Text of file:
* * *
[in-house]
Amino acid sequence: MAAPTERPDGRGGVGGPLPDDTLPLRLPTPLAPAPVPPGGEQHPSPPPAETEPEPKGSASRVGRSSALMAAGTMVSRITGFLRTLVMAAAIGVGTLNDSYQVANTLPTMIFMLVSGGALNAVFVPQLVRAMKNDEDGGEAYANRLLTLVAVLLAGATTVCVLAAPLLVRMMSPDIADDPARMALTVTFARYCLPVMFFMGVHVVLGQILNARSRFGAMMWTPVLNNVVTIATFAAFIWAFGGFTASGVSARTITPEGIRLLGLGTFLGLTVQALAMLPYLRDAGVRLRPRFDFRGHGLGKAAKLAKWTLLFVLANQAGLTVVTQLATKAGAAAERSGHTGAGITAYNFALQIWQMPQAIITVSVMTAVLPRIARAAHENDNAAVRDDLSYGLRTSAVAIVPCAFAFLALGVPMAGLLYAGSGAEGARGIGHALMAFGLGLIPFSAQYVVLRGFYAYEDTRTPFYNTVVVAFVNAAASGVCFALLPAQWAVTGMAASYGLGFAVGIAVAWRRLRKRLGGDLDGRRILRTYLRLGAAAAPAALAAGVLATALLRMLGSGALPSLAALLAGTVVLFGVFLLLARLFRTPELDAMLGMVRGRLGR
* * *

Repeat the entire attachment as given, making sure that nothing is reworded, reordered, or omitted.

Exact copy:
[in-house]
Amino acid sequence: MAAPTERPDGRGGVGGPLPDDTLPLRLPTPLAPAPVPPGGEQHPSPPPAETEPEPKGSASRVGRSSALMAAGTMVSRITGFLRTLVMAAAIGVGTLNDSYQVANTLPTMIFMLVSGGALNAVFVPQLVRAMKNDEDGGEAYANRLLTLVAVLLAGATTVCVLAAPLLVRMMSPDIADDPARMALTVTFARYCLPVMFFMGVHVVLGQILNARSRFGAMMWTPVLNNVVTIATFAAFIWAFGGFTASGVSARTITPEGIRLLGLGTFLGLTVQALAMLPYLRDAGVRLRPRFDFRGHGLGKAAKLAKWTLLFVLANQAGLTVVTQLATKAGAAAERSGHTGAGITAYNFALQIWQMPQAIITVSVMTAVLPRIARAAHENDNAAVRDDLSYGLRTSAVAIVPCAFAFLALGVPMAGLLYAGSGAEGARGIGHALMAFGLGLIPFSAQYVVLRGFYAYEDTRTPFYNTVVVAFVNAAASGVCFALLPAQWAVTGMAASYGLGFAVGIAVAWRRLRKRLGGDLDGRRILRTYLRLGAAAAPAALAAGVLATALLRMLGSGALPSLAALLAGTVVLFGVFLLLARLFRTPELDAMLGMVRGRLGR